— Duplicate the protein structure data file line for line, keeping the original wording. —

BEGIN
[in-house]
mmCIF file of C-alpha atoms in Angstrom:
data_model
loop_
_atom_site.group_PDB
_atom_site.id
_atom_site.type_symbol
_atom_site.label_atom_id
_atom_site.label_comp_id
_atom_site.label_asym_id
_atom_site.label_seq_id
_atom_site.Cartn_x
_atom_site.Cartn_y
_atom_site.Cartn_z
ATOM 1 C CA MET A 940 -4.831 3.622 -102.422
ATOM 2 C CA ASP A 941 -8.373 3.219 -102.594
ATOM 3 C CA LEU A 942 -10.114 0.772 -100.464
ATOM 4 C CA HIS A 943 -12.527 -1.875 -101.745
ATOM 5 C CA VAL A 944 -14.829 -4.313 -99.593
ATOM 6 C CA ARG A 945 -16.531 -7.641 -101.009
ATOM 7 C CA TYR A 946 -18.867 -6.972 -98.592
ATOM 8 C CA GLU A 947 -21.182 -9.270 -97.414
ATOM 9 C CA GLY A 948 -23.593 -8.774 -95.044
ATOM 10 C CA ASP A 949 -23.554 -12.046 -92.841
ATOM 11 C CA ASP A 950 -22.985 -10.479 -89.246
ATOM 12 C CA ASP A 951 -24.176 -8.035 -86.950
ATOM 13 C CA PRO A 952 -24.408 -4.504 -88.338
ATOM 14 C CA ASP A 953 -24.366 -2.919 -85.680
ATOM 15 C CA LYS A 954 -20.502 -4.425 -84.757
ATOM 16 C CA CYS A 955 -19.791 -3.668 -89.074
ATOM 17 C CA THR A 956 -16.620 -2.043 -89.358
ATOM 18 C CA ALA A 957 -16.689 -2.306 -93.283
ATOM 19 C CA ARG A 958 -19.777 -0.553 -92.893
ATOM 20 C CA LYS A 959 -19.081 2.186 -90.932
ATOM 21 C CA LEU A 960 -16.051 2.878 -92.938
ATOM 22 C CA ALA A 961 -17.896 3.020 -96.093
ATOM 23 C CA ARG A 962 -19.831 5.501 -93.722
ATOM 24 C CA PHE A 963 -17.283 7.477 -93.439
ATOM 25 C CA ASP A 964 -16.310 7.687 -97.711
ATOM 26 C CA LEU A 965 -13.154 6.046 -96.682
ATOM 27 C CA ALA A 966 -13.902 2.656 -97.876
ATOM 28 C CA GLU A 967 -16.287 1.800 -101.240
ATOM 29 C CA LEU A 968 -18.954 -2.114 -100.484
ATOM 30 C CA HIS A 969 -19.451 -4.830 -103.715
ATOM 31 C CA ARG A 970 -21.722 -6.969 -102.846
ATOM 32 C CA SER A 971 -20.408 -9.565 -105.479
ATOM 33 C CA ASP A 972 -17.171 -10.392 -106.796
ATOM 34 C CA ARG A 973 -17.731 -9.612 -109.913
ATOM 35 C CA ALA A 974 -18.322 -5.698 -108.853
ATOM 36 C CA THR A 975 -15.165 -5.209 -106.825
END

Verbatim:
[in-house]
mmCIF file of C-alpha atoms in Angstrom:
data_model
loop_
_atom_site.group_PDB
_atom_site.id
_atom_site.type_symbol
_atom_site.label_atom_id
_atom_site.label_comp_id
_atom_site.label_asym_id
_atom_site.label_seq_id
_atom_site.Cartn_x
_atom_site.Cartn_y
_atom_site.Cartn_z
ATOM 1 C CA MET A 940 -4.831 3.622 -102.422
ATOM 2 C CA ASP A 941 -8.373 3.219 -102.594
ATOM 3 C CA LEU A 942 -10.114 0.772 -100.464
ATOM 4 C CA HIS A 943 -12.527 -1.875 -101.745
ATOM 5 C CA VAL A 944 -14.829 -4.313 -99.593
ATOM 6 C CA ARG A 945 -16.531 -7.641 -101.009
ATOM 7 C CA TYR A 946 -18.867 -6.972 -98.592
ATOM 8 C CA GLU A 947 -21.182 -9.270 -97.414
ATOM 9 C CA GLY A 948 -23.593 -8.774 -95.044
ATOM 10 C CA ASP A 949 -23.554 -12.046 -92.841
ATOM 11 C CA ASP A 950 -22.985 -10.479 -89.246
ATOM 12 C CA ASP A 951 -24.176 -8.035 -86.950
ATOM 13 C CA PRO A 952 -24.408 -4.504 -88.338
ATOM 14 C CA ASP A 953 -24.366 -2.919 -85.680
ATOM 15 C CA LYS A 954 -20.502 -4.425 -84.757
ATOM 16 C CA CYS A 955 -19.791 -3.668 -89.074
ATOM 17 C CA THR A 956 -16.620 -2.043 -89.358
ATOM 18 C CA ALA A 957 -16.689 -2.306 -93.283
ATOM 19 C CA ARG A 958 -19.777 -0.553 -92.893
ATOM 20 C CA LYS A 959 -19.081 2.186 -90.932
ATOM 21 C CA LEU A 960 -16.051 2.878 -92.938
ATOM 22 C CA ALA A 961 -17.896 3.020 -96.093
ATOM 23 C CA ARG A 962 -19.831 5.501 -93.722
ATOM 24 C CA PHE A 963 -17.283 7.477 -93.439
ATOM 25 C CA ASP A 964 -16.310 7.687 -97.711
ATOM 26 C CA LEU A 965 -13.154 6.046 -96.682
ATOM 27 C CA ALA A 966 -13.902 2.656 -97.876
ATOM 28 C CA GLU A 967 -16.287 1.800 -101.240
ATOM 29 C CA LEU A 968 -18.954 -2.114 -100.484
ATOM 30 C CA HIS A 969 -19.451 -4.830 -103.715
ATOM 31 C CA ARG A 970 -21.722 -6.969 -102.846
ATOM 32 C CA SER A 971 -20.408 -9.565 -105.479
ATOM 33 C CA ASP A 972 -17.171 -10.392 -106.796
ATOM 34 C CA ARG A 973 -17.731 -9.612 -109.913
ATOM 35 C CA ALA A 974 -18.322 -5.698 -108.853
ATOM 36 C CA THR A 975 -15.165 -5.209 -106.825